So your reworked résumé looks great, you’ve written a persuasive cover letter, and you’re ready to send out job applications. Everything’s ready and organised, right?
Wrong. Your work’s not done yet. You’ve neglected a key part of the puzzle: What does your social media presence look like?
Employers and hiring managers are increasingly sussing out candidates online, finding them on sites such as Facebook, Twitter and LinkedIn. And they’re not just checking you out to see how well-behaved you are in your personal life. They’re also looking at how professionally you present yourself publicly (and online), and how much you demonstrate an interest in your field.
If you work in an industry, you should be sharing content on industry trends. This shows employers that you’re focused on staying educated and current. It says that you’re interested in learning, and you’re not just trying to score a paycheque.
And if you’ve got photos of yourself engaging in heavy drinking or illegal activity, or you’ve shared statuses that can be considered racist, sexist or defamatory in any way, you’ve got a lot of cleaning up to do.
A big fan of posting selfies? Make sure you’re fully clothed and appropriately dressed in each photo.
Of the employers who’ve not hired candidates based on their risqué social media content, 50 percent have turned down applicants for having sexually provocative photos of themselves on their accounts. Another 45 percent have not hired applicants because of portrayals of drinking and/or drug use.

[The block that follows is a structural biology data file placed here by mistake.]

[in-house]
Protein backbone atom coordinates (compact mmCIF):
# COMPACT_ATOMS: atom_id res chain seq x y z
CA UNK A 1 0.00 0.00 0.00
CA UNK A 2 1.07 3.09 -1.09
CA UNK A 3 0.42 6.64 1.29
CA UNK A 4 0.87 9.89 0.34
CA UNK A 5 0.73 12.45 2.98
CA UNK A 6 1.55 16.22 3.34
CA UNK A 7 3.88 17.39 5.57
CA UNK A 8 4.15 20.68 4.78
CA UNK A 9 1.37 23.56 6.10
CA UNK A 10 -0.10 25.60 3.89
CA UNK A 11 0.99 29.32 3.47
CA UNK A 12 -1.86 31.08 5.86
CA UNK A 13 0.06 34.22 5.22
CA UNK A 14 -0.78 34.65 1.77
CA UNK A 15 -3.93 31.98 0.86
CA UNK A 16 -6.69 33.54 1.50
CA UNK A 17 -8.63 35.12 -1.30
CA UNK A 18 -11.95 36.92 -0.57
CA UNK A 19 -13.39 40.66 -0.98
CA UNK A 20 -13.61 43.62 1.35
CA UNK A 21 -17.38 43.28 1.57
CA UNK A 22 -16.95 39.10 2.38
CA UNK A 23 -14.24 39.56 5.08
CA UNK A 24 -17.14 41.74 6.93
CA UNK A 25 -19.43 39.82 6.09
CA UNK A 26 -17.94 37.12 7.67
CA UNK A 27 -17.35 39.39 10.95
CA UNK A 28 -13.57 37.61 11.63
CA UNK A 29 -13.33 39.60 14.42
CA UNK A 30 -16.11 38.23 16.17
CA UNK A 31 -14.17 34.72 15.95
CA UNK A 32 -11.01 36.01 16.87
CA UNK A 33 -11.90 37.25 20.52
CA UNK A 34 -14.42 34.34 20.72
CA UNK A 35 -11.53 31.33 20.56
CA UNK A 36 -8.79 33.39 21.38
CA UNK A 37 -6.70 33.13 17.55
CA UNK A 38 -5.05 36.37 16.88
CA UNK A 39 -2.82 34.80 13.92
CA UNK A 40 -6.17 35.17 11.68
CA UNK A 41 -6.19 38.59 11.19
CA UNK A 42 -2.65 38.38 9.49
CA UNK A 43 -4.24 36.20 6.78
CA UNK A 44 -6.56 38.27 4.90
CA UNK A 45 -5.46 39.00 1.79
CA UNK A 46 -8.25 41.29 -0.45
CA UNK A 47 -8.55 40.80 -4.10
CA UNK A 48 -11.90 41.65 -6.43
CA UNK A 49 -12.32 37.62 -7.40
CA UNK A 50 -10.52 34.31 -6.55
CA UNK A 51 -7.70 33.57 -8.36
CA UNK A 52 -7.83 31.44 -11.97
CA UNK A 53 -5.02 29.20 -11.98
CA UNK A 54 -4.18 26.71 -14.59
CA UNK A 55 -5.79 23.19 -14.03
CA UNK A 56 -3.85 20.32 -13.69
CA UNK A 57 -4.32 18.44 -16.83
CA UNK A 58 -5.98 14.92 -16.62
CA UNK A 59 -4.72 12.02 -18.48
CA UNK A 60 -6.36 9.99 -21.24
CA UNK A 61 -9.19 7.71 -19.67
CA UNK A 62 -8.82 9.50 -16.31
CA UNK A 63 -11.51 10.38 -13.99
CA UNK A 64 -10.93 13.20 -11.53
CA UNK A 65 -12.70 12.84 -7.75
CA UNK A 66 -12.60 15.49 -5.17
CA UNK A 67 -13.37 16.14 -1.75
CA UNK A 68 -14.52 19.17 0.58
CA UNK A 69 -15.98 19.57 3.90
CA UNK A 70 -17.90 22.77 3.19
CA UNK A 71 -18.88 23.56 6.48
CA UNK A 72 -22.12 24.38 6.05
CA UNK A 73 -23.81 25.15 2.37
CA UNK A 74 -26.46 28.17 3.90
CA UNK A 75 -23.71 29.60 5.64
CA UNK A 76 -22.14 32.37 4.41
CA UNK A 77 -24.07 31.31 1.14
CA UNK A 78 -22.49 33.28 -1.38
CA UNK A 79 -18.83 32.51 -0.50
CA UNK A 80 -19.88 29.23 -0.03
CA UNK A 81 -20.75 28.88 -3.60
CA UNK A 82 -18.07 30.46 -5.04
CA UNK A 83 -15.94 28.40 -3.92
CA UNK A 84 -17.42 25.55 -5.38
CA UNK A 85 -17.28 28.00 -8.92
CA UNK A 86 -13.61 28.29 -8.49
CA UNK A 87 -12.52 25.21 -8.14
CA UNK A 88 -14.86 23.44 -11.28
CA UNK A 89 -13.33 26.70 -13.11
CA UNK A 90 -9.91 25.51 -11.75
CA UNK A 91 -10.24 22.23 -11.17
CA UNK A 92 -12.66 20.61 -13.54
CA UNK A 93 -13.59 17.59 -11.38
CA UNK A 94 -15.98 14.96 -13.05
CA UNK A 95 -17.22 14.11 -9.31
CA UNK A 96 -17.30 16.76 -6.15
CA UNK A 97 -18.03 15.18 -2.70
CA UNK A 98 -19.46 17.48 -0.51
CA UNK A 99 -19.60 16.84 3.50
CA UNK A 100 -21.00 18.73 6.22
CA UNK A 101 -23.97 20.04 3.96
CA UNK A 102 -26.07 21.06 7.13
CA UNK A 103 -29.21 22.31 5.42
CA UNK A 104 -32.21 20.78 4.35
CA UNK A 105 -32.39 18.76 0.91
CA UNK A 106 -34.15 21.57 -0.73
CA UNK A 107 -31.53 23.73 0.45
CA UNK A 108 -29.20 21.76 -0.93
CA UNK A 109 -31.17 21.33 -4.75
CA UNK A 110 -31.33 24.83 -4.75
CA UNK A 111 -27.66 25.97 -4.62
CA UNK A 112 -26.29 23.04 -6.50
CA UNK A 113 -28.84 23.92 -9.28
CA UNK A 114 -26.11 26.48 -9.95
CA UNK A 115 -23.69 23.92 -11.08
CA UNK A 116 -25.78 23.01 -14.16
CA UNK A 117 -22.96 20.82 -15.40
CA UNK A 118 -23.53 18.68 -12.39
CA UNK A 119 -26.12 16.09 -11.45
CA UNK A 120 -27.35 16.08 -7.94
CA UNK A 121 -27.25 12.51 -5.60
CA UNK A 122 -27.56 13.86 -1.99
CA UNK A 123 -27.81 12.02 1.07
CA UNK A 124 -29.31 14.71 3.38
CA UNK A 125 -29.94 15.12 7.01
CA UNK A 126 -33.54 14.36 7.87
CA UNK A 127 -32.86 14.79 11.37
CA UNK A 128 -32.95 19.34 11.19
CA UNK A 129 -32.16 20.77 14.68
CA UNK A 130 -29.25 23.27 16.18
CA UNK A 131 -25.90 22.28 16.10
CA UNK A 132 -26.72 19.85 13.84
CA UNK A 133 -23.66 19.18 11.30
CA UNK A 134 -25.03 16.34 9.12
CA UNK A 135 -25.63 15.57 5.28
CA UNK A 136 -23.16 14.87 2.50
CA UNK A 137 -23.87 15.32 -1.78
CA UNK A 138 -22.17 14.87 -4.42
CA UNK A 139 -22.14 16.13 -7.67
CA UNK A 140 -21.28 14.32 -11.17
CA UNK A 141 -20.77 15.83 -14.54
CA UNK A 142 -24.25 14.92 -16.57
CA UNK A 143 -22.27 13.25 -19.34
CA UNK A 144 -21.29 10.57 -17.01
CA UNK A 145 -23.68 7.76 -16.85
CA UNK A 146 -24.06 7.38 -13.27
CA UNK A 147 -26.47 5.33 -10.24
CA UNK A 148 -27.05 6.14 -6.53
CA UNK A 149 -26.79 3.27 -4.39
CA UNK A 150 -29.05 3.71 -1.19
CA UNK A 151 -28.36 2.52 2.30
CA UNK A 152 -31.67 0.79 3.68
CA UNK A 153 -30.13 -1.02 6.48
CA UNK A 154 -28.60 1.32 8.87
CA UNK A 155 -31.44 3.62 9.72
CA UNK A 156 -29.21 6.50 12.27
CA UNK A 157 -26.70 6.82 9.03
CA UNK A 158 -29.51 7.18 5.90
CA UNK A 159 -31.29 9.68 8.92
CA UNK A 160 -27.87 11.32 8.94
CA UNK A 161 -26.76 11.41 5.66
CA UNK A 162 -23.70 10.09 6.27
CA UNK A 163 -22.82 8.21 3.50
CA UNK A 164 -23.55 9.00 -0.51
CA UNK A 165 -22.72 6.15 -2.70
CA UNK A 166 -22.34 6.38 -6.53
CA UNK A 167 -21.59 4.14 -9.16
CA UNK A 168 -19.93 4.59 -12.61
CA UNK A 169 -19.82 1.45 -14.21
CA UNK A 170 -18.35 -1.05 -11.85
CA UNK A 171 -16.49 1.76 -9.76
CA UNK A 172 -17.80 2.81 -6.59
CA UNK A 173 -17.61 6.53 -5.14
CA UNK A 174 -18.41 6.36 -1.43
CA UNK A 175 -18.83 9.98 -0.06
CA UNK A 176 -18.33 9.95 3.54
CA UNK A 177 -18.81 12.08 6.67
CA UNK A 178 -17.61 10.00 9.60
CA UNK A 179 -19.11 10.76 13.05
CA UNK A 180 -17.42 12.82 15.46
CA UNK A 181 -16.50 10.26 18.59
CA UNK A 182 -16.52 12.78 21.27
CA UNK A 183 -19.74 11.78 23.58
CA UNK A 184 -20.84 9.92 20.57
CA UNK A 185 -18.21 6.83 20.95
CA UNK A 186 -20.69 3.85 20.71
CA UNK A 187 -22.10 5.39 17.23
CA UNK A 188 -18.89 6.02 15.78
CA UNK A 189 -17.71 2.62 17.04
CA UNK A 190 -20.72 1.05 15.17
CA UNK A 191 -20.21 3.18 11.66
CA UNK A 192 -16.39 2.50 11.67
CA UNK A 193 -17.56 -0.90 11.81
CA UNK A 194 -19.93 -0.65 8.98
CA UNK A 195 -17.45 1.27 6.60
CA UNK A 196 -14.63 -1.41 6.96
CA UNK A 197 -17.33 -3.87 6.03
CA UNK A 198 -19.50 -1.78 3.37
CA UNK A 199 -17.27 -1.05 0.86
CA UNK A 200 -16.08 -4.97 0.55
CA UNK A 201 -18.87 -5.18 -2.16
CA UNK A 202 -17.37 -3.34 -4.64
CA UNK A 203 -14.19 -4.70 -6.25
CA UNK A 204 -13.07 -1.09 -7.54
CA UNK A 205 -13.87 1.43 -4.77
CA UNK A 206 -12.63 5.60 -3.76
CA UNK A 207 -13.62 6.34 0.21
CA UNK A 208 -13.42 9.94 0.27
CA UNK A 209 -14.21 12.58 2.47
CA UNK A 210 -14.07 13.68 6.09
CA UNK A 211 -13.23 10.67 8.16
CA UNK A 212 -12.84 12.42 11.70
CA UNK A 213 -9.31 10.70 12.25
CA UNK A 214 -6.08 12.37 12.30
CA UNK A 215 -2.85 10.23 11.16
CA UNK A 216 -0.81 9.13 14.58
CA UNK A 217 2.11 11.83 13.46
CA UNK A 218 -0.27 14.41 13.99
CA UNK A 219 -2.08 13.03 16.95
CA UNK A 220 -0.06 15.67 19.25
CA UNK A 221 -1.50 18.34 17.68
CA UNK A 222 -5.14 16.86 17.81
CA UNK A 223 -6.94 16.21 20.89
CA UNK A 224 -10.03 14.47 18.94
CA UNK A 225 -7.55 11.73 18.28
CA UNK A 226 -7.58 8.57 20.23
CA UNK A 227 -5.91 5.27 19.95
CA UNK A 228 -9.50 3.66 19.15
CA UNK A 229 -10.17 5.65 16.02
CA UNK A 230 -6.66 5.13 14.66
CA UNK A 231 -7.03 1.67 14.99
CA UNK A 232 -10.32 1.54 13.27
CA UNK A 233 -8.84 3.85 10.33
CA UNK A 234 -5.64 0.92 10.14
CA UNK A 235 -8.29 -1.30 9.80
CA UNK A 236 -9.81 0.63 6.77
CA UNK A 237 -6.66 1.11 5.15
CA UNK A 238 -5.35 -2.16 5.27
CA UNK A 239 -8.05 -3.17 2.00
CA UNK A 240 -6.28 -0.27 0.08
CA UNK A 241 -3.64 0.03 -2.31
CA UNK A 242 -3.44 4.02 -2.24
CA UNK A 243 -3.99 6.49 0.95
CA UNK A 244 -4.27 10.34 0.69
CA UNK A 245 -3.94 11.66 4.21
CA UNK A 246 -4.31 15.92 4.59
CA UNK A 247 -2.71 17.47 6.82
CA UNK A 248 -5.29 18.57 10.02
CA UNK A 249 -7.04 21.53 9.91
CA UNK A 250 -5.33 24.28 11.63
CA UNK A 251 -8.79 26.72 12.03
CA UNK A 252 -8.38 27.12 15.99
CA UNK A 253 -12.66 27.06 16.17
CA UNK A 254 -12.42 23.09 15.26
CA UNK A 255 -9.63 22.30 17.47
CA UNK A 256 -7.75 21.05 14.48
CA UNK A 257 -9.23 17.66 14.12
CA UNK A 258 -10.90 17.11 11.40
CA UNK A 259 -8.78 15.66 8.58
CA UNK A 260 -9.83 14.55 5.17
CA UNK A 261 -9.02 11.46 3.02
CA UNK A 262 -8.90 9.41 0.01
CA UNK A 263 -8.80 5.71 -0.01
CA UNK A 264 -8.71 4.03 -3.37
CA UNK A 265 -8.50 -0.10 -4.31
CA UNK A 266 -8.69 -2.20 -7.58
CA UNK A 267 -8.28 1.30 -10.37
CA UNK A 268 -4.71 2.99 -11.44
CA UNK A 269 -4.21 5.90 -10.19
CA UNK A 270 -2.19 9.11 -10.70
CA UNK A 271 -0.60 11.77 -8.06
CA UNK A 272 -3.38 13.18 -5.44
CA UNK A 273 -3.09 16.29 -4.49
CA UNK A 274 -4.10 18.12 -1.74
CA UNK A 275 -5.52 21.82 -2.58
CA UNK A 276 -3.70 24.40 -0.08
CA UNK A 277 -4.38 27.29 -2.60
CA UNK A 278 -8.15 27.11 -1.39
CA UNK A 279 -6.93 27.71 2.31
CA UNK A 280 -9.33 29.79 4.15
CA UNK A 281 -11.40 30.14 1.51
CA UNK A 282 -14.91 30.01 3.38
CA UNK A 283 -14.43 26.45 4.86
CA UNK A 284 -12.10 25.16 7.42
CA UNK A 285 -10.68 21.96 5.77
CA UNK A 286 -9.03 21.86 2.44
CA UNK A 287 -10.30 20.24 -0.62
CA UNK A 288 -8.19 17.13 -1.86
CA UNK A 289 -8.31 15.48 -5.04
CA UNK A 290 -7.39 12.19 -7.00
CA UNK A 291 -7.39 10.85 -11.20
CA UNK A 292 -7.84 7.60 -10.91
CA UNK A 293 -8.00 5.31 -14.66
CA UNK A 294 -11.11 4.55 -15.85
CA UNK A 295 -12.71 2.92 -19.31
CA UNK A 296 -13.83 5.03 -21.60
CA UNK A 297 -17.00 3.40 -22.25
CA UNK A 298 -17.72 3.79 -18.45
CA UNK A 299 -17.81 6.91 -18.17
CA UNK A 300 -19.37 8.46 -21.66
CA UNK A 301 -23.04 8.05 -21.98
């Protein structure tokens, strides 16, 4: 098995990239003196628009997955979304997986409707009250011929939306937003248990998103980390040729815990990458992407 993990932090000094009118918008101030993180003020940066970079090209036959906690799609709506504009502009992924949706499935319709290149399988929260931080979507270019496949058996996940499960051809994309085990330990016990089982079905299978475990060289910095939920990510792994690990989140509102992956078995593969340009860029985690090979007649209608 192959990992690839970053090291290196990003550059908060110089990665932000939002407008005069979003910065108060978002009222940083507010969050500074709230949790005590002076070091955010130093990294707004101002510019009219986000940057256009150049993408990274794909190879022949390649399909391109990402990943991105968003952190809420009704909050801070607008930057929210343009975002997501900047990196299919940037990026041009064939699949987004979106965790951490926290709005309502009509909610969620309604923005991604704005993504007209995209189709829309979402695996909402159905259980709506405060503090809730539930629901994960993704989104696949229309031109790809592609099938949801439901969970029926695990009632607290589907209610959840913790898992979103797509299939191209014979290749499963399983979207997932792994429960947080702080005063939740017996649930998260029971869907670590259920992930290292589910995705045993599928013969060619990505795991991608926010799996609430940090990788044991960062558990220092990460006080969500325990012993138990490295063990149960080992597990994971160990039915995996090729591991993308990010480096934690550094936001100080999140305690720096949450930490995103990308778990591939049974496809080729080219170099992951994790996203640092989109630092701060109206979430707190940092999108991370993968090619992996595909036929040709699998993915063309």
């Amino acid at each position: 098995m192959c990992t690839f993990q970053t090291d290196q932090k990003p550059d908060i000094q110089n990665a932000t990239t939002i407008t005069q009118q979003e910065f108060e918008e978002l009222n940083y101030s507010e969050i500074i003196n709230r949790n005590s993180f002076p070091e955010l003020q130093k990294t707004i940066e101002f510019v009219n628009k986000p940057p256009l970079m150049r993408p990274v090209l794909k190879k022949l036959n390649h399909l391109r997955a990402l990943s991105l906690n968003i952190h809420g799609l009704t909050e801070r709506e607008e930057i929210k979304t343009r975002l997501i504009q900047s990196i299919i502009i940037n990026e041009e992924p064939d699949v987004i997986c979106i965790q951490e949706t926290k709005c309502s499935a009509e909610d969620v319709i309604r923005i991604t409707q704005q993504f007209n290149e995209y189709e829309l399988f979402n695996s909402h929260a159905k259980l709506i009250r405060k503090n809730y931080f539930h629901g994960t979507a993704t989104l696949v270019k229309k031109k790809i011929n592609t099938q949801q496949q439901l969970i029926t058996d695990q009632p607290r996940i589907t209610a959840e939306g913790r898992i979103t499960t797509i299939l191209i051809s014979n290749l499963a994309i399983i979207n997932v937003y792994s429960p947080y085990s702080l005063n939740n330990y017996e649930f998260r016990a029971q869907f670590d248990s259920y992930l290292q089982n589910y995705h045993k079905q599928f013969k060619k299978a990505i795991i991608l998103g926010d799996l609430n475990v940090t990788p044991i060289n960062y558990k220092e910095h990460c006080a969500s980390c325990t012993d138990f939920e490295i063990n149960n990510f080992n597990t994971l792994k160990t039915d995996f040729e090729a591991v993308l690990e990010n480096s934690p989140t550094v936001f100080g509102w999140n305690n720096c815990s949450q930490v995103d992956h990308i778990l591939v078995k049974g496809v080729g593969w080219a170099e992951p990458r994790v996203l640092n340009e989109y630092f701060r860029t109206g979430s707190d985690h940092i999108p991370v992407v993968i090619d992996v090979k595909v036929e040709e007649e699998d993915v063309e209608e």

And this isn’t just reserved for US companies — Caribbean employers and HR managers now practise social media checks on all potential hires. Says Sarah Arneaud, HR manager for Inglefield/Ogilvy & Mather, ”
And if you think you’ve gotten off scot-free, consider this: Have you ever complained about your job or your boss on Twitter before? Or on Facebook? This is also a huge red flag for HR managers: What’s to stop you from doing the same when you’re hired at their organisation? Can they trust you to be professional and confidential?
Just think about it this way: Anything that would make your mother recoil will make an HR manager recoil, too. Why chance it?
And it’s not just those on the job hunt who need to be wary. If you’re gainfully employed, it’s definitely worth it to clean up your social media presence — you won’t be working at your company forever. You may also be eyeing a promotion at work. Don’t you want to show your boss that you’re the perfect choice for that new managerial position that just opened up in your department?
With so many employers making hiring decisions based on a simple online search, the message is clear: if you’re looking for a job in the Caribbean, you’ve got to clean up your social media accounts.
Luckily for you, the folks at Business Insider spoke to a C-suite exec about what employers are looking for on your social media pages — the good, the bad and the cringeworthy. Does your Facebook account make the cut?